By Marlen Garcia
INDIANAPOLIS — She has won national and world all-around championships the last two years so it’s hard to imagine Simone Biles having a rough day in the gym.
But it happened Wednesday.
By her own estimate, Biles fell three, four or five times during her workout on balance beam during podium training for the P&G Gymnastics Championships at Bankers Life Fieldhouse. The women’s senior competition begins Thursday at 7 p.m.
A less experienced gymnast might understandably shrink away from addressing such mistakes publicly. That’s not Biles, 18.
“I cried it all out,” she said afterward, lightheartedly. “So I am good.”
Typically, she gets back on track by reminding herself that she has hit routines hundreds of times.
“Whenever we go out there … you’re like, ‘Can I do this? You kind of battle yourself. Usually I stand there for a second and I think of how many routines I have hit in the past and during the week. I’m like, ‘I can do this. I know it.’”
She would rather not be reminded of her all-around championship streak or that she is going for her third consecutive national title this week. Of course, someone mentioned it Wednesday.
Her reaction when she lets it sink in: "Oh my gosh, that’s crazy.”
A third consecutive national title would be one for the history books. No American woman has done that since Kim Zmeskal from 1990 to 1992.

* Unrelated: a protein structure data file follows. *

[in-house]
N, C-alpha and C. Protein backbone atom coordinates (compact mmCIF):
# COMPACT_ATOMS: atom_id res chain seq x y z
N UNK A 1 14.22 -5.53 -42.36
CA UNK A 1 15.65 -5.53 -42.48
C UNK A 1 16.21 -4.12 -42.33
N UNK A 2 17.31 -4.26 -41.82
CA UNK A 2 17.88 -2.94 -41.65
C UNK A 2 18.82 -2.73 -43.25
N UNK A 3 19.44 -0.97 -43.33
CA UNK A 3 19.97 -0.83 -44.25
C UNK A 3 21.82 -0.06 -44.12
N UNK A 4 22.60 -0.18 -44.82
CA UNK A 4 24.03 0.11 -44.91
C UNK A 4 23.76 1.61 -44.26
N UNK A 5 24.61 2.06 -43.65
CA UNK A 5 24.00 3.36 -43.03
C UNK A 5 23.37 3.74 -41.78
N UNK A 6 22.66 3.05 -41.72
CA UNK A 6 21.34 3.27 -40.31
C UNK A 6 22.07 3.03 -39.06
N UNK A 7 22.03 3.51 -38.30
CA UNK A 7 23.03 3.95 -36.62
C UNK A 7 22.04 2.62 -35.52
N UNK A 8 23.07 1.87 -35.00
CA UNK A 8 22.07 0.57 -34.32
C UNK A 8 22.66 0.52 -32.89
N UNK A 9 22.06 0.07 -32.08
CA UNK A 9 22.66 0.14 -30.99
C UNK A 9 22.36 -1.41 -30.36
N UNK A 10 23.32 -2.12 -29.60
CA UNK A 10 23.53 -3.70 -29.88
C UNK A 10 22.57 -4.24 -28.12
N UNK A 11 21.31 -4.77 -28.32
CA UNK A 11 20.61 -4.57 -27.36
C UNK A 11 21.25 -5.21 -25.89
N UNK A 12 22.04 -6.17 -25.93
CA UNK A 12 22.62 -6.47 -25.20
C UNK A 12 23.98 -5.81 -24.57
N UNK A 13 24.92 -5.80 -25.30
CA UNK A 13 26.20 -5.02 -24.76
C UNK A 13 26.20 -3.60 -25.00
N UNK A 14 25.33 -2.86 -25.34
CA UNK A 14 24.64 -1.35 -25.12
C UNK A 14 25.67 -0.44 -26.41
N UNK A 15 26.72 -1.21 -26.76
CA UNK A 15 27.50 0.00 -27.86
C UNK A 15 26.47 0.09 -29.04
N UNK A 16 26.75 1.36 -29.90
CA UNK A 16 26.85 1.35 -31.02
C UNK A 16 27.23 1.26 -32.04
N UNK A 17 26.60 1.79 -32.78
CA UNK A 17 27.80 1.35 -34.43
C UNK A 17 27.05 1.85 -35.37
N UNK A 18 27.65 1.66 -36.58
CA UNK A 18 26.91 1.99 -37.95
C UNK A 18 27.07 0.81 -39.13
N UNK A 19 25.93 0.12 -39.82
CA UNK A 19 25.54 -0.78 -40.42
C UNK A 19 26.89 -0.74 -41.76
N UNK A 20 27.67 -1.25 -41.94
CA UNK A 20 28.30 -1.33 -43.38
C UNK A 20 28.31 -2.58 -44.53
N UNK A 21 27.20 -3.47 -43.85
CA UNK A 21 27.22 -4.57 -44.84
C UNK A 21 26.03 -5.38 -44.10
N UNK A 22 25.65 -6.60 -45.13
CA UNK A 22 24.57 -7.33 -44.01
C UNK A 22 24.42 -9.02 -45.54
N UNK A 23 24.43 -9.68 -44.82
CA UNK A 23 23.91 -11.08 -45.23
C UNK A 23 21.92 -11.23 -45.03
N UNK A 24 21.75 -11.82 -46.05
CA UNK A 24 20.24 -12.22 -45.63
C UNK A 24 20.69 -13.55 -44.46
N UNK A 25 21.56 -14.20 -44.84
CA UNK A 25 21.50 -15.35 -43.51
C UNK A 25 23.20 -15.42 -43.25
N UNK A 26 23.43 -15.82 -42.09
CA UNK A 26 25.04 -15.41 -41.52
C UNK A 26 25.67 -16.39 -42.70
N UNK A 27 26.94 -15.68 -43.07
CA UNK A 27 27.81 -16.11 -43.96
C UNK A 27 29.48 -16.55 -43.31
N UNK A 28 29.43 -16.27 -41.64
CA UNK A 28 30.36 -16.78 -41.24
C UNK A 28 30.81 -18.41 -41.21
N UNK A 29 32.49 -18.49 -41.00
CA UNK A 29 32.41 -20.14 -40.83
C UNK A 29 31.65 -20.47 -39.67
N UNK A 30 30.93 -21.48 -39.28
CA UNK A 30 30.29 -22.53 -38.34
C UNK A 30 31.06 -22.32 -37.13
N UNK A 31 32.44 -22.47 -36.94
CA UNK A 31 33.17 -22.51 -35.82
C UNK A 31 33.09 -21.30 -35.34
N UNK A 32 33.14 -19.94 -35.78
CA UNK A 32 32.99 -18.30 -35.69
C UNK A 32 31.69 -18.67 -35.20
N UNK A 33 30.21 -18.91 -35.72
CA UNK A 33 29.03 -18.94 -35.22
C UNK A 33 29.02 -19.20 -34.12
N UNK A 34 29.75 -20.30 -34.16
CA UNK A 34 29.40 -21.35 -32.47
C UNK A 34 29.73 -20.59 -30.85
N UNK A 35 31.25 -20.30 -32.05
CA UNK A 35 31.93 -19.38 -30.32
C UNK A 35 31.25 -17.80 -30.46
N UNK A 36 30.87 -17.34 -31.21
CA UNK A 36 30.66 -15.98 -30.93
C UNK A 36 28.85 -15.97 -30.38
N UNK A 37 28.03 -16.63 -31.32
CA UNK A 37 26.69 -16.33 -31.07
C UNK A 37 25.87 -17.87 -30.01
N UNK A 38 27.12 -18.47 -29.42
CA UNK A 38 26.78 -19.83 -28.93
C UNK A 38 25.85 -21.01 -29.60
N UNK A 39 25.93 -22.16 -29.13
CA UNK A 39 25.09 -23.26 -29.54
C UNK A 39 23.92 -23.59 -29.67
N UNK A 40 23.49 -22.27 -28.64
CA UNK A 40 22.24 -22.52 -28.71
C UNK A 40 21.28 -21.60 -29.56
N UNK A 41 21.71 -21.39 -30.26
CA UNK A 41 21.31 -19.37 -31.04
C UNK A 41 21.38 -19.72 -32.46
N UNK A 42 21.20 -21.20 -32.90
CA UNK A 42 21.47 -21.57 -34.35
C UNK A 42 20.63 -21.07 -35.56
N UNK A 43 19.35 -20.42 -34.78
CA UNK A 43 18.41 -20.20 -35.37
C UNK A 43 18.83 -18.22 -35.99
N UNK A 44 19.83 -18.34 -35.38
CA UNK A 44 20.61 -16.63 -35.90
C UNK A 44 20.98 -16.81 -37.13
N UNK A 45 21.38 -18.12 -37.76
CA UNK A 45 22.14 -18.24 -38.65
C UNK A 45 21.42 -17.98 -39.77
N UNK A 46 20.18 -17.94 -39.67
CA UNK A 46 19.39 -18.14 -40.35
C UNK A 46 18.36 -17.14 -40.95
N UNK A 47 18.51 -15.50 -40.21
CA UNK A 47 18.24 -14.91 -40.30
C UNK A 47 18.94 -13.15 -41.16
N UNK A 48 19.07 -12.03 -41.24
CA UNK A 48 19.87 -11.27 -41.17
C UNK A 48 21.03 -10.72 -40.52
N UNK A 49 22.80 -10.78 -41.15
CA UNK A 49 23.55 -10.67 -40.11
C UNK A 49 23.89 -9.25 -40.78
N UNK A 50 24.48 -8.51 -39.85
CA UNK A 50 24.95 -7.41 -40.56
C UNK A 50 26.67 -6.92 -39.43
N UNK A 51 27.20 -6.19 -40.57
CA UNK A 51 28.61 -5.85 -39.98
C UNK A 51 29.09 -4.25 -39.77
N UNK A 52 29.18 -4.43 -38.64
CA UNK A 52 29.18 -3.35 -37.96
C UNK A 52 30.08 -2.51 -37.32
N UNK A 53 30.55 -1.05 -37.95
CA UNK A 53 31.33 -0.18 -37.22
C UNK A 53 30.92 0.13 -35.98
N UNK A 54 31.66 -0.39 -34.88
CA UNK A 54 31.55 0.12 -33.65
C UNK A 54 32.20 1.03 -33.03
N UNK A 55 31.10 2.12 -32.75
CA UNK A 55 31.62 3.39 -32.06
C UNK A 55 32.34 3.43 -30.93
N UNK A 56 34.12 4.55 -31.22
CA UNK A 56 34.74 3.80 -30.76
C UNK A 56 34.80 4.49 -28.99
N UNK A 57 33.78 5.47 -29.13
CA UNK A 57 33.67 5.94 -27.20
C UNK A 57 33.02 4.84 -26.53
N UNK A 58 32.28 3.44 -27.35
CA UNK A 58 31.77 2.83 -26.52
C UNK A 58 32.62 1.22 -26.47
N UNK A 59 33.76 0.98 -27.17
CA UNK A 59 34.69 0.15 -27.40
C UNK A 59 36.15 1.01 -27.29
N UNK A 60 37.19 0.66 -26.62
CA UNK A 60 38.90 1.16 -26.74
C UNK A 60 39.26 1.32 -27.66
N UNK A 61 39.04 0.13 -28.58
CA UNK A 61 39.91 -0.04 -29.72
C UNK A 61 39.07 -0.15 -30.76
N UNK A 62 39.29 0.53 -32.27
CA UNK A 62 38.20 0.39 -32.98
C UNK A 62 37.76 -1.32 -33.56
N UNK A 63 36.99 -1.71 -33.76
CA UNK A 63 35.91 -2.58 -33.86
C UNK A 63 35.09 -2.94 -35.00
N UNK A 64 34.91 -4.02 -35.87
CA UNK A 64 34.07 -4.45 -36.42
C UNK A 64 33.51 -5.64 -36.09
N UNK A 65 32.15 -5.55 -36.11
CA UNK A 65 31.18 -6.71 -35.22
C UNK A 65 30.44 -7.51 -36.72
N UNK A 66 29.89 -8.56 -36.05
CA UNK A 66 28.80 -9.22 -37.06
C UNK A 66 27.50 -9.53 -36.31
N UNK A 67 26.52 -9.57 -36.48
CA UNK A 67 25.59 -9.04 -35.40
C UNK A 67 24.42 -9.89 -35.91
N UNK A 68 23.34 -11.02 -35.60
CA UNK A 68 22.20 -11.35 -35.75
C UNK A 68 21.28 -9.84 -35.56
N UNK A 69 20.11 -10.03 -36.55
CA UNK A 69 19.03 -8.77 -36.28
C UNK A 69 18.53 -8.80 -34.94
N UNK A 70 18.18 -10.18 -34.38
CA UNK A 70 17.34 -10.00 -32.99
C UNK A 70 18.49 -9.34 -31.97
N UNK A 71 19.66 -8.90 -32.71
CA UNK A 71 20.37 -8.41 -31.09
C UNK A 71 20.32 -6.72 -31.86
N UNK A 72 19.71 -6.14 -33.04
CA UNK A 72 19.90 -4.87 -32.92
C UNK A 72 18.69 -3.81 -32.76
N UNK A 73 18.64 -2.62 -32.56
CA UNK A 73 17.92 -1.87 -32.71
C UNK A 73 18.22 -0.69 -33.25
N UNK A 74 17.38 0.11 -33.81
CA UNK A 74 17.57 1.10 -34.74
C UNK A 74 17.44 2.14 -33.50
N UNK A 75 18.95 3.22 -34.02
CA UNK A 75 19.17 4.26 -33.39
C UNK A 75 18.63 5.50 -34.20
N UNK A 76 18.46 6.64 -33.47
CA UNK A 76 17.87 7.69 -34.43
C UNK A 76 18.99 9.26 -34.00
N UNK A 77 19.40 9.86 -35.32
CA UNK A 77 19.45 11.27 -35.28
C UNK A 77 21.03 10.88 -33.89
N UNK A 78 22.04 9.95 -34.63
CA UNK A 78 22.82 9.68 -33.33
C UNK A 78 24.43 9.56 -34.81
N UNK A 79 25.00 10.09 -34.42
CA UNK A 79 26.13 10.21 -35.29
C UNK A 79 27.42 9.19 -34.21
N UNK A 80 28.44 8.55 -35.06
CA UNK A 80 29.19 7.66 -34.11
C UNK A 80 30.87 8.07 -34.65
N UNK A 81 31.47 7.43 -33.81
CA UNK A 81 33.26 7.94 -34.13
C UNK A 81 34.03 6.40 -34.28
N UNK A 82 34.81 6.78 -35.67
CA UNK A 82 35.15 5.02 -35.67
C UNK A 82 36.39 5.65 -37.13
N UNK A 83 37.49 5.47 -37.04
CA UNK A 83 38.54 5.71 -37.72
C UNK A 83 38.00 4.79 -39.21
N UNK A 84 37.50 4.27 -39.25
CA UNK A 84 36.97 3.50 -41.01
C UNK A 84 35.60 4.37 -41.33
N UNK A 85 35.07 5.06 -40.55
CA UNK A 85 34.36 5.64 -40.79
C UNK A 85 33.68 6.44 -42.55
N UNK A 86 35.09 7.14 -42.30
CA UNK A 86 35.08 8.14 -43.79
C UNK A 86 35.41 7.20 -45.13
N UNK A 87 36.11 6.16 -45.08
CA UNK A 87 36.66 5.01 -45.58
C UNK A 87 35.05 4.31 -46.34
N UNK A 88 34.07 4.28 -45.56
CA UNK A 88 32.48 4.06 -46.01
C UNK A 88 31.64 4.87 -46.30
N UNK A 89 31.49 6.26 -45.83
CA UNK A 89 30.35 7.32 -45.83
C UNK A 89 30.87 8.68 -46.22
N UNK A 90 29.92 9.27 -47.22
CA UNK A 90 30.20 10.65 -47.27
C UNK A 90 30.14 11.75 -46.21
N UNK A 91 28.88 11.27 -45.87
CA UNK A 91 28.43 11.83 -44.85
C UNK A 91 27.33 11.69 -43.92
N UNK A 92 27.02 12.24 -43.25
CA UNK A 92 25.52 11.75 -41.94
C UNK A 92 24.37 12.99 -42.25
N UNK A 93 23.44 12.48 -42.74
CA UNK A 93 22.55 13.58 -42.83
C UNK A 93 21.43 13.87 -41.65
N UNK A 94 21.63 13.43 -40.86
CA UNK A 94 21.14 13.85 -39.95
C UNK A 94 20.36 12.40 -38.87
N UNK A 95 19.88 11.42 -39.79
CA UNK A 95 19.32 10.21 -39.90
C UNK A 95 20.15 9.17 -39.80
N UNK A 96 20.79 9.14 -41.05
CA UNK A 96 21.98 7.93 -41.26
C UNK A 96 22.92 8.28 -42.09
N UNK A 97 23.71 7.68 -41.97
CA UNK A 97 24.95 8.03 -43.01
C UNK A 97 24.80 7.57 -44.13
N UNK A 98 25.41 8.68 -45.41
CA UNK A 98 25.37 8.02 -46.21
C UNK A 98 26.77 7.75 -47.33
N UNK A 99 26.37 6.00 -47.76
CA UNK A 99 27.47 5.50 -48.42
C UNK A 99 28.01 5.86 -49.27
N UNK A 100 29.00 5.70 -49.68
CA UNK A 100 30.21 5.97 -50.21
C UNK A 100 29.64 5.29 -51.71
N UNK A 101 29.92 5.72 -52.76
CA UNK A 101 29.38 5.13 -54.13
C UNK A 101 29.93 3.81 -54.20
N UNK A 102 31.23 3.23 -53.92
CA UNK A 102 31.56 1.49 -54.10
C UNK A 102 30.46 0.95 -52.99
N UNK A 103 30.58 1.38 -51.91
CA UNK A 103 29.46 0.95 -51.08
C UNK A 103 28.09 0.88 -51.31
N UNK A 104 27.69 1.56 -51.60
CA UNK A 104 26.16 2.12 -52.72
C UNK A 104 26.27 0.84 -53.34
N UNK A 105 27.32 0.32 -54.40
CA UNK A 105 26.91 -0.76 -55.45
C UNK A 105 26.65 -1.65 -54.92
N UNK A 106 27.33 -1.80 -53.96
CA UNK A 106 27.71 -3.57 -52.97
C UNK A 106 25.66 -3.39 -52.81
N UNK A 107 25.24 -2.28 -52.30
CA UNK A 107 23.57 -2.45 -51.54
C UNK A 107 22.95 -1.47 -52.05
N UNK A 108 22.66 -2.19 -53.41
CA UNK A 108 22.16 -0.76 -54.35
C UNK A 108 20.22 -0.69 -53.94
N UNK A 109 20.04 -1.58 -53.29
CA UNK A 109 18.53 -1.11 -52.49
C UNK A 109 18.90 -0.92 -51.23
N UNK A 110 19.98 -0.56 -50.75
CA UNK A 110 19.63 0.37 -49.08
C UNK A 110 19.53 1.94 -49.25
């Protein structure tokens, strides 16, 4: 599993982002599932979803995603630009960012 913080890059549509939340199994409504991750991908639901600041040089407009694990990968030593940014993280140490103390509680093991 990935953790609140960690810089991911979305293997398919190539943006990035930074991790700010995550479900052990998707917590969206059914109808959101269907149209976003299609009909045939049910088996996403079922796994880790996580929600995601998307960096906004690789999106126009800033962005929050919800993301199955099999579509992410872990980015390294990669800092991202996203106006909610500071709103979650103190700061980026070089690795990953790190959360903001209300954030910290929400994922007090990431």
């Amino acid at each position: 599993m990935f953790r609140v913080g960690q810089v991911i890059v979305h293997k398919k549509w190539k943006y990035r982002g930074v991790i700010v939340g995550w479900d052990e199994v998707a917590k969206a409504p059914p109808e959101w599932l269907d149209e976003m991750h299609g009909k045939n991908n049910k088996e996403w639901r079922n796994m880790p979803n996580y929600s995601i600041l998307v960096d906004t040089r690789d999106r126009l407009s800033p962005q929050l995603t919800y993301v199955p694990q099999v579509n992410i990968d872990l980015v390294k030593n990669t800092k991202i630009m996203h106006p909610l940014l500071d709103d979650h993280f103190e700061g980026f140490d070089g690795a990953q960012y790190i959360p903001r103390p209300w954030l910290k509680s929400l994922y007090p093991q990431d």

Zmeskal, who coaches elite gymnasts at Texas Dreams Gymnastics and has junior- and senior-level gymnasts competing this week, recalled a mindset that helped her: “One thing at a time.”
“She obviously has the routines and the drive to make that happen,” Zmeskal, whose married name is Zmeskal-Burdette, said. “Sometimes it’s easier the first time around because nobody expects something. As an athlete I noticed that (after the first title) it started to feel different. … In this scenario, you just stay in your box. Don’t worry about other great things happening around you. Feed off that energy.”
Energy isn’t a problem for Biles, who is popular with her teammates for it. She is also known for staying composed in pressure-packed moments in a sport full of them. She can go from chatting with a teammate one second to executing a tough routine the next, 2012 Olympic gold medalist Aly Raisman said.
“She’s always smiling, always happy, so we all try to copy her,” Raisman, who is also competing this week, said.
Biles makes it look easy. Raisman joked that she often wonders what goes through Biles’ mind while practicing tough vaults. “I’m sure she’s thinking about what she wants to buy when she goes shopping.”
After the training session, Biles had just one thing on her mind: Another workout.
“I have to go in this afternoon,” she said, “and hit more sets on beam.”